In Catalonia, one of the main concerns about a post-independence future is whether the country would retain its membership of the EU. Madrid has suggested that Catalonia would have to ‘go to the back of the queue’ of candidate countries, and the threat of a Spanish veto to Catalan accession is ever-present. Such is the preoccupation with this question that the European status of a Catalan state is often defended at the same time that its very existence is being fought for; the slogan of last September’s independence rally was Catalunya, Nou Estat d’Europa (Catalonia, New European State).
But with Spain crippled by debt and political scandal, and the EU experiencing an almost existential crisis, Catalonia needs to bring an end to its discourse of doubt and express confidence in the value it brings to the Union. By changing the way it talks about the EU, Catalonia could greatly strengthen its negotiating position regarding its membership of the club.
In terms of the rules, all bets are off when it comes to the status of a newly independent Catalonia, (or Scotland, or Flanders). There is no pre-established framework for dealing with states which were previously part of other Member States. This means that the actors involved will be guided by self-interest, political expediency, and practicality. Spain may threaten a veto, but as a bailed-out country, it’s hardly in a position to give orders to Merkel, Van Rompuy et. al.
Is a Catalan exit in the interest of the EU? Absolutely not. With the enlargement process stalled and the UK threatening exit, the last thing the EU wants is to lose territory, least of all a country like Catalonia, which has deeply-rooted liberal democratic values and shares a border with France. Catalonia is not Greece, an economic deadweight, or Ukraine, ruled by a corrupt oligarchy, and its leaders should talk about its European future with a confidence that reflects this.
There are three main ways which European countries define and talk about their relationship with Europe (more on this in a post I wrote last year while I was working in Luxembourg).
- The first type of talk, often found in the UK and Denmark, could be described as a ‘lucky to have us’ discourse. It reflects the attitude that EU institutions and policies are negotiable, and that national interest comes before European solidarity. Debates consist of an active questioning of subjects such as the Euro, Schengen, and even EU membership itself.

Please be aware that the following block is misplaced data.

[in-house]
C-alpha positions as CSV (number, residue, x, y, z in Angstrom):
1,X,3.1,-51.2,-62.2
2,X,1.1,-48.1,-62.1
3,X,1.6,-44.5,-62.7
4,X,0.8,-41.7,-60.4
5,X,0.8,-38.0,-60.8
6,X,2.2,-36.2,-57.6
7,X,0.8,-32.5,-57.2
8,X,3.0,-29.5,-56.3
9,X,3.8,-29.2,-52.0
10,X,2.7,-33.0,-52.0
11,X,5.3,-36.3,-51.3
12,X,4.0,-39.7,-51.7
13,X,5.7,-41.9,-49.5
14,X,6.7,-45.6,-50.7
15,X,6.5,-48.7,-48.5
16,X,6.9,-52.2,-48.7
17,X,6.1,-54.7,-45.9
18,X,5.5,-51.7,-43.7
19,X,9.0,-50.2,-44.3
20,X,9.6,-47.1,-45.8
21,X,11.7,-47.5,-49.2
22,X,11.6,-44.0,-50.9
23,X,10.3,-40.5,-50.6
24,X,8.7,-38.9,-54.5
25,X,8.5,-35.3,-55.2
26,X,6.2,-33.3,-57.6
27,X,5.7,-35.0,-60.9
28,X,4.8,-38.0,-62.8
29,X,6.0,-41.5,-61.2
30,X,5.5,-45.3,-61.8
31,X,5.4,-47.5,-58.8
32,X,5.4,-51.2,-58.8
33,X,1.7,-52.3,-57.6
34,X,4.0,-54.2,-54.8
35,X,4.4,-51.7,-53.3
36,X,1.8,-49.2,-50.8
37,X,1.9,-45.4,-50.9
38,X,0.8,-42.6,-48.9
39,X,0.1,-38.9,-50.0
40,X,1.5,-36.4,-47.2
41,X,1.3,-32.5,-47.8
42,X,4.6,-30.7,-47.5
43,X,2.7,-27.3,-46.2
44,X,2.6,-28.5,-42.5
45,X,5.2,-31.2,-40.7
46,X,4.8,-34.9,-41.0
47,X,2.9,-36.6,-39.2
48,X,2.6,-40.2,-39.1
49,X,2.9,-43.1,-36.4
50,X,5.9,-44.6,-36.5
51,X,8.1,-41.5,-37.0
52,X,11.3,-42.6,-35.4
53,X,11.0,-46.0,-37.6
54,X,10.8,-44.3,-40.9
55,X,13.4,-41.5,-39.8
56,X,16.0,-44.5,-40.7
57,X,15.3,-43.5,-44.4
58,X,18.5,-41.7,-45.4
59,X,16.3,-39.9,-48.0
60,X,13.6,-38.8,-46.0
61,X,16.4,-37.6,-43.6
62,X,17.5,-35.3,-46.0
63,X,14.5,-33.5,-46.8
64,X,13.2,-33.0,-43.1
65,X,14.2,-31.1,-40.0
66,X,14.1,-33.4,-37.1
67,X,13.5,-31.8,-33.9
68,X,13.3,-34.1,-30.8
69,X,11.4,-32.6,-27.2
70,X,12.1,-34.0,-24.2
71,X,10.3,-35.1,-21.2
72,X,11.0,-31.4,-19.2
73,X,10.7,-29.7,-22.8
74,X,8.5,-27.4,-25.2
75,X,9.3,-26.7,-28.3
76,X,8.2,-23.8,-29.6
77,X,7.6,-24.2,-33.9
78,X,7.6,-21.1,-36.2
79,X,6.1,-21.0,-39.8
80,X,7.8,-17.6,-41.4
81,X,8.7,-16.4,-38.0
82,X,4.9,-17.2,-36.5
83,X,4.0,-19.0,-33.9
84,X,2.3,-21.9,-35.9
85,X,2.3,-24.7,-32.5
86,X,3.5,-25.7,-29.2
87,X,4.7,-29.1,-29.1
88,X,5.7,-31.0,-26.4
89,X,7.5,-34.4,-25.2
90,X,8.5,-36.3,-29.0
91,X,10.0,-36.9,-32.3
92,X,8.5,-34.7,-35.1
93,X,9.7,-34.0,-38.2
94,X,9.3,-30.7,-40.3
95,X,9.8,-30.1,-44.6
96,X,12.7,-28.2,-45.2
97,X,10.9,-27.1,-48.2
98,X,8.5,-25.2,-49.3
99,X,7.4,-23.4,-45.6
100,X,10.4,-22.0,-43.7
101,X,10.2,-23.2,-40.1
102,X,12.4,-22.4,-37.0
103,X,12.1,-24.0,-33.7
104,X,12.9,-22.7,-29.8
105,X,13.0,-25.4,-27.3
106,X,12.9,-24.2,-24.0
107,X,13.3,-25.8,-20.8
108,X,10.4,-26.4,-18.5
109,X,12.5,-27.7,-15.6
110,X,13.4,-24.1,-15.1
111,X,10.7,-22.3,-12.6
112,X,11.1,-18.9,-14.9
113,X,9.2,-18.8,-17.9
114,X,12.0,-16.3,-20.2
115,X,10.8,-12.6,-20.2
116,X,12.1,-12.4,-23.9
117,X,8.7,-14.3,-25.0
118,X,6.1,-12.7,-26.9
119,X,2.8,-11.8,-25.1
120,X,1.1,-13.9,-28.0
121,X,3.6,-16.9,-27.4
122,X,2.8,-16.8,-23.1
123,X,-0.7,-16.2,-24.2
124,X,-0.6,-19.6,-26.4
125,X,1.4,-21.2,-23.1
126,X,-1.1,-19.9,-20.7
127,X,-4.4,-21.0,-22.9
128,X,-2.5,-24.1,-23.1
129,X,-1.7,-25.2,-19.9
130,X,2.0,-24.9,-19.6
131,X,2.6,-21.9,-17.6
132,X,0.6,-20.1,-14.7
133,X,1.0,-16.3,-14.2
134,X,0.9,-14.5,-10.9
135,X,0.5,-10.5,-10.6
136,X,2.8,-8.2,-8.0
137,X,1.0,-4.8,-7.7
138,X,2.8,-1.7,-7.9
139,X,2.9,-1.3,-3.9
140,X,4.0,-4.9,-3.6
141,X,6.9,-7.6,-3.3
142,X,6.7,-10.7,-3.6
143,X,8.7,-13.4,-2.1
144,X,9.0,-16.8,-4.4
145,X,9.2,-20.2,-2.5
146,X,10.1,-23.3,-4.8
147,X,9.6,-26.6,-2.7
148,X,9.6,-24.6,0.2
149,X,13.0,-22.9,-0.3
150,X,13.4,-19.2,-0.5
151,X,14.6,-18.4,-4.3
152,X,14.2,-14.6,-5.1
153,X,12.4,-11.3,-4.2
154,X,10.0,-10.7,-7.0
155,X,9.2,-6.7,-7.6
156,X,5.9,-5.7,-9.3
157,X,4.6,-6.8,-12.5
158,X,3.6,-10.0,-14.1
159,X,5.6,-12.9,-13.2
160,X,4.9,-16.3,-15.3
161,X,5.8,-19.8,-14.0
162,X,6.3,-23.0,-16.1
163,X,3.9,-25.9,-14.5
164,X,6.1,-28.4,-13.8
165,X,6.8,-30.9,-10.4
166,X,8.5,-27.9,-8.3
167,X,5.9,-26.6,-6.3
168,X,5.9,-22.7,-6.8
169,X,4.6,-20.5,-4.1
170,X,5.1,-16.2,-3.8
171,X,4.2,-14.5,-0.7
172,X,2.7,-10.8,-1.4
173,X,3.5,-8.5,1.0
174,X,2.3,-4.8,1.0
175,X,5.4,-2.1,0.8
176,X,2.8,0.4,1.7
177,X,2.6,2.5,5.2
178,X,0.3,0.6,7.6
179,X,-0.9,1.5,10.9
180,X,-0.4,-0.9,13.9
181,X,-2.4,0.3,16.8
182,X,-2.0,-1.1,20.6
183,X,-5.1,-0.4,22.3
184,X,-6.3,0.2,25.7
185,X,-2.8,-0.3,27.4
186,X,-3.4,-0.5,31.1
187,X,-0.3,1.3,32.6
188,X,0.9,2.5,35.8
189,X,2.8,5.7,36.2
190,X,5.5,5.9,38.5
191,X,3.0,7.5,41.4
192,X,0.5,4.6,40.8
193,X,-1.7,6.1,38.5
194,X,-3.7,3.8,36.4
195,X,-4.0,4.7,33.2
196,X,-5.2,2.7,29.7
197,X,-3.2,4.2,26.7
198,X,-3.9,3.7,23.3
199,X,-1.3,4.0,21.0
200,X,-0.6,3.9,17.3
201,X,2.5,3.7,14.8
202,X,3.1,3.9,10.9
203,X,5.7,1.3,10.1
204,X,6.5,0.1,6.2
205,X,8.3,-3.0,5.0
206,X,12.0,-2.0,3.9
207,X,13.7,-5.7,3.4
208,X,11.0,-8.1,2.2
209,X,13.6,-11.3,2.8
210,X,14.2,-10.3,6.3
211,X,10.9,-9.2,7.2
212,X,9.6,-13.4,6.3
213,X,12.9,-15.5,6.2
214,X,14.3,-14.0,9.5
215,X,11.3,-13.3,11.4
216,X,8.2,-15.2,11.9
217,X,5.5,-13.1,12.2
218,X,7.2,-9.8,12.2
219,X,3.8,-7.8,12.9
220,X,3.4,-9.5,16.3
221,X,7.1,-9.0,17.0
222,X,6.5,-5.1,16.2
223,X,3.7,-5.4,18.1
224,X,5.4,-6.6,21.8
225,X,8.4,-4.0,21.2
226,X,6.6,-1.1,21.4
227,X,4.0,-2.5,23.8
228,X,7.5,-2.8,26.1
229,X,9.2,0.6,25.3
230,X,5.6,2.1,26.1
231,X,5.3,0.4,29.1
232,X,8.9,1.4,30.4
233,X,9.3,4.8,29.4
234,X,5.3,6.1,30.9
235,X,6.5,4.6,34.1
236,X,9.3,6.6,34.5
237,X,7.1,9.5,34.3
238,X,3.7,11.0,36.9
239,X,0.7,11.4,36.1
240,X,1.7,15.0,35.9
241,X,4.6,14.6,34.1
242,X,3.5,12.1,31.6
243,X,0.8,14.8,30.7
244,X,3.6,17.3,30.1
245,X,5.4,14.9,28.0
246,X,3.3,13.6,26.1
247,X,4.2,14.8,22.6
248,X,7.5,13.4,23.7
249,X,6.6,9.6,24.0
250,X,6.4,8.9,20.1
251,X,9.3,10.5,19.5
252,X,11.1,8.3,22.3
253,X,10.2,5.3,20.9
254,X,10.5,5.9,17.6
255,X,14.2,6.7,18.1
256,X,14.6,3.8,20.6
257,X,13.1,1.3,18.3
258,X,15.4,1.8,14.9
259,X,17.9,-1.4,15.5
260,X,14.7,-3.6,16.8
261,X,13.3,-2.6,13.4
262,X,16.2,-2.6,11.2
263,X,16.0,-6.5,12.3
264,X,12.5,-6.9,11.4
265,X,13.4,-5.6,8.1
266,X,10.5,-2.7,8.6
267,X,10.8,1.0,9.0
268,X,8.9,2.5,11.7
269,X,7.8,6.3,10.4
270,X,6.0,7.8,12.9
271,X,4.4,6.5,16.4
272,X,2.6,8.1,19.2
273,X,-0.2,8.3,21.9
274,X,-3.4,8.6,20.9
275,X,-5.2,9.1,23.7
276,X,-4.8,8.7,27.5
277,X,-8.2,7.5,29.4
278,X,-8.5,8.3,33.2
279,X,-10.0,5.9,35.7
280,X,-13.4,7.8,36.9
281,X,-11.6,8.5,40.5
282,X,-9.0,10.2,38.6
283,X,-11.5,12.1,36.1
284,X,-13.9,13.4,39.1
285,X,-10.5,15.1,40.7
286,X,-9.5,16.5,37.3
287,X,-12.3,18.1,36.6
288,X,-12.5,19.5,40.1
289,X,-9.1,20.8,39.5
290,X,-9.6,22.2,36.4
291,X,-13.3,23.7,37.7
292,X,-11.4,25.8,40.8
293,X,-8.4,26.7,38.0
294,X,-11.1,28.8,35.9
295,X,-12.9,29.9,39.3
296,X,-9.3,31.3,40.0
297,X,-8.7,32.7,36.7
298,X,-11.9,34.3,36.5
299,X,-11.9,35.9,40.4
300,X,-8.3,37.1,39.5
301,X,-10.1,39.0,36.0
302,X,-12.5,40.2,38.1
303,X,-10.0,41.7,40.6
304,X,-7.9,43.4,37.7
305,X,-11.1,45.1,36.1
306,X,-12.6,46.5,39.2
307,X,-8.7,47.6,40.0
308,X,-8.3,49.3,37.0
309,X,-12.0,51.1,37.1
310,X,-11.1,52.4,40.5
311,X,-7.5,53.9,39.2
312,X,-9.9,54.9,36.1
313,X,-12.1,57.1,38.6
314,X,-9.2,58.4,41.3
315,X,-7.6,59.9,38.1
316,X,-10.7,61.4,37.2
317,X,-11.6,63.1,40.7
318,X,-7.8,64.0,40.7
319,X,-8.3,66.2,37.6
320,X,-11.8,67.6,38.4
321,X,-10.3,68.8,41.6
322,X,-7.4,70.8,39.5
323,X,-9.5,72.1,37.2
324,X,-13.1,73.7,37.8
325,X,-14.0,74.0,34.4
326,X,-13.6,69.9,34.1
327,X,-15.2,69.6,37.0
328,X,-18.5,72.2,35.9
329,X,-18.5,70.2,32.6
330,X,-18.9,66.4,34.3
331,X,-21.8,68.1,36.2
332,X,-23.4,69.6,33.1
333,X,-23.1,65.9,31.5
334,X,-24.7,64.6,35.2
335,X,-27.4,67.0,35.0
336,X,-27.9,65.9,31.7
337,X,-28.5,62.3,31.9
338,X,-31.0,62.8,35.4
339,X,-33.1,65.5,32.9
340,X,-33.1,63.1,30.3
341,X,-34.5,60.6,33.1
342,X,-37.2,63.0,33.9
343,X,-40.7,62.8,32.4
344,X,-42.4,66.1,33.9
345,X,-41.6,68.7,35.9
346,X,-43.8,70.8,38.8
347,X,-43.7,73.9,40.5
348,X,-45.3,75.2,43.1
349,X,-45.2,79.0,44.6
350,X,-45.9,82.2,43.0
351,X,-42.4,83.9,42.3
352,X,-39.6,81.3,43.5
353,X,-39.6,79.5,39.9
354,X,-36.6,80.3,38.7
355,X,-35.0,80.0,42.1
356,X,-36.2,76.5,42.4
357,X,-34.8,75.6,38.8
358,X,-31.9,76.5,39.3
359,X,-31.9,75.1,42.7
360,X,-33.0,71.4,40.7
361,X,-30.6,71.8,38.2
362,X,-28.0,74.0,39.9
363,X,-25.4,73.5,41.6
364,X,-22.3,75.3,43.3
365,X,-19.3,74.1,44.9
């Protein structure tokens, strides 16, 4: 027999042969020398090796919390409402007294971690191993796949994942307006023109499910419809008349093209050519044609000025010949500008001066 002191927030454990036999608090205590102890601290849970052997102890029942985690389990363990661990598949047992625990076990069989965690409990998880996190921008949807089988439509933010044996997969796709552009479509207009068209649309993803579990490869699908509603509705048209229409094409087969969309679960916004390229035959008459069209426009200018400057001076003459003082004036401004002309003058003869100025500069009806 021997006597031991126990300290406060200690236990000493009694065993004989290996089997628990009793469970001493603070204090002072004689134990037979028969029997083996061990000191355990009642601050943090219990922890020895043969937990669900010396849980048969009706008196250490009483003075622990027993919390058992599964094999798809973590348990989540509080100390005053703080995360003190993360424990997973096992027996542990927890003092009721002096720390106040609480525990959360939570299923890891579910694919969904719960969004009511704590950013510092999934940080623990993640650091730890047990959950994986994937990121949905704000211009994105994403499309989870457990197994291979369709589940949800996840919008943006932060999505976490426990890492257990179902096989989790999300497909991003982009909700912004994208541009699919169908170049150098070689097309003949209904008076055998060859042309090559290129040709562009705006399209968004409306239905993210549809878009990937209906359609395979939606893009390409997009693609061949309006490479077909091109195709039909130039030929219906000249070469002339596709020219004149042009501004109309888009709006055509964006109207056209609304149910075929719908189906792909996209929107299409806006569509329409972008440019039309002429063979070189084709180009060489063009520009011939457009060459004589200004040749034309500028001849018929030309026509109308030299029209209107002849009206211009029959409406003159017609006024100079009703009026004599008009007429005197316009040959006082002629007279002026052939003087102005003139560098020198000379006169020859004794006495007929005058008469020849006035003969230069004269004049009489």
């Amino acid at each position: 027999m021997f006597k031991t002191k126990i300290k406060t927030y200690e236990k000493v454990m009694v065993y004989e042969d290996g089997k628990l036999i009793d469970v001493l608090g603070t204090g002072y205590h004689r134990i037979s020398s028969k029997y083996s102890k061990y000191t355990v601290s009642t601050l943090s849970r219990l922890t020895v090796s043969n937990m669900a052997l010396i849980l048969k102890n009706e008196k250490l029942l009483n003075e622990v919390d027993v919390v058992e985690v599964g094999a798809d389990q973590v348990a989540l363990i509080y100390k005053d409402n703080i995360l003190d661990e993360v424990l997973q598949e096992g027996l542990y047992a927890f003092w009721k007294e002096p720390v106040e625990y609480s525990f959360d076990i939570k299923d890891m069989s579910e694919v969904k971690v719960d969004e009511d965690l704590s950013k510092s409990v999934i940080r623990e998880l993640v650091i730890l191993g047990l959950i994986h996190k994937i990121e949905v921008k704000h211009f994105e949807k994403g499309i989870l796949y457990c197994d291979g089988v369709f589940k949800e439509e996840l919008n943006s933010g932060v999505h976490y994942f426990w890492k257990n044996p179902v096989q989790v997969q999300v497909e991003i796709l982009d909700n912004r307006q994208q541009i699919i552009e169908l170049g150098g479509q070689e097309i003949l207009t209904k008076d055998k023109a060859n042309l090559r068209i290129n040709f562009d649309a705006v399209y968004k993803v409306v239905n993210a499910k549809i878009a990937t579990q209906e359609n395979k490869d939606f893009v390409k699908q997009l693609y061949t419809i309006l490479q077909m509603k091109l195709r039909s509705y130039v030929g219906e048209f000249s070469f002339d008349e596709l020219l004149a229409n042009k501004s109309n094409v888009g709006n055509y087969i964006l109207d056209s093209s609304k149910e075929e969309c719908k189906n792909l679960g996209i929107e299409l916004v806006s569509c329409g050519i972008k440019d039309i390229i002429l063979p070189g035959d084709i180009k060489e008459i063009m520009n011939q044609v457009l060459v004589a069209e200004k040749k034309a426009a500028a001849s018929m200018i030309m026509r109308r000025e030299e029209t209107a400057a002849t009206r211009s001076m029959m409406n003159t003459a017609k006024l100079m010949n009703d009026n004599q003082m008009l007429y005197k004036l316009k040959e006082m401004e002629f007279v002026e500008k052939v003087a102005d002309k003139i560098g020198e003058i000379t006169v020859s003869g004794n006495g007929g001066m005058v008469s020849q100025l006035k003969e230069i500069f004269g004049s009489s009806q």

- The second type of talk, dominant in countries such as France, Germany, Belgium and Luxembourg, is a ‘we are Europe’ discourse. These countries don’t doubt their European status, after all, it is they who have defined the scope and goals of the entire post-war European project. They are more concerned with talking about how to implement and promote the institutions’ core values.
- Finally, there is sometimes a doubting style of talk in candidate countries and the newest Member States. This ‘discourse of doubt’ expresses a near unconditional admiration for EU institutions, along with an anxiety about when and how accession criteria can be met. In fact, in the wake of the Eurozone crisis, this kind of talk is increasingly rare, as membership of the EU is no longer seen as a guarantee of security or prosperity. Countries such as Iceland and Turkey have been negotiating their accessions with a healthy scepticism, carefully weighing up the costs and benefits of membership, and vigorously negotiating to defend their national interest (e.g. on fisheries policy in the case of Iceland).
At the moment, though popular debates in Catalonia often get caught up in the discourse of ‘doubt’, official government statements wisely aim to situate Catalonia among the ‘we are Europe’ crowd. Official statements stress Catalonia’s democratic pedigree and commitment to the European cause.
However, adding a pinch of ‘lucky to have us’ could shift the terms of debate in Catalonia’s favour. Playing ‘hard-to-get’ can be a great strategy to change the power balance in any relationship, be it personal or political. By establishing that Catalonia expects membership but does not fear losing it, and raising the issue of further policy goals, the country’s leaders can turn the tables and have the EU chasing them instead.
Here are some examples of statements that would have this effect:
Raise issues for renegotiation
“We greatly value our membership of the EU and are broadly satisfied with the relationship we have had with Brussels over the past 30 years. However, it is to be expected that as an independent Member State we will want to hold talks on some of the issues which have not been adequately dealt with by Madrid on our behalf, for example, the status of Catalan as a language of the EU.”
“Catalonia has formed part of the EU since 1986, and consequently already meets (and often exceeds) the Copenhagen criteria for membership. Our aim is to continue as a new independent Member State. However, the example of Switzerland gives us confidence that there are viable alternatives if we were obliged to renegotiate the terms of the relationship.”
Keep them guessing
“Catalonia has always been outward-looking and placed a strong emphasis on its economic and political ties with the international community. As an independent country, we would be open to discussions with both bilateral partners and regional and international organizations, in order to discuss how we can best work together in the future for our mutual benefit.”
With messages like these, Catalonia would be taking charge and defining the terms of debate with Europe, establishing a strong position from which to make its case for a fast-tracked accession.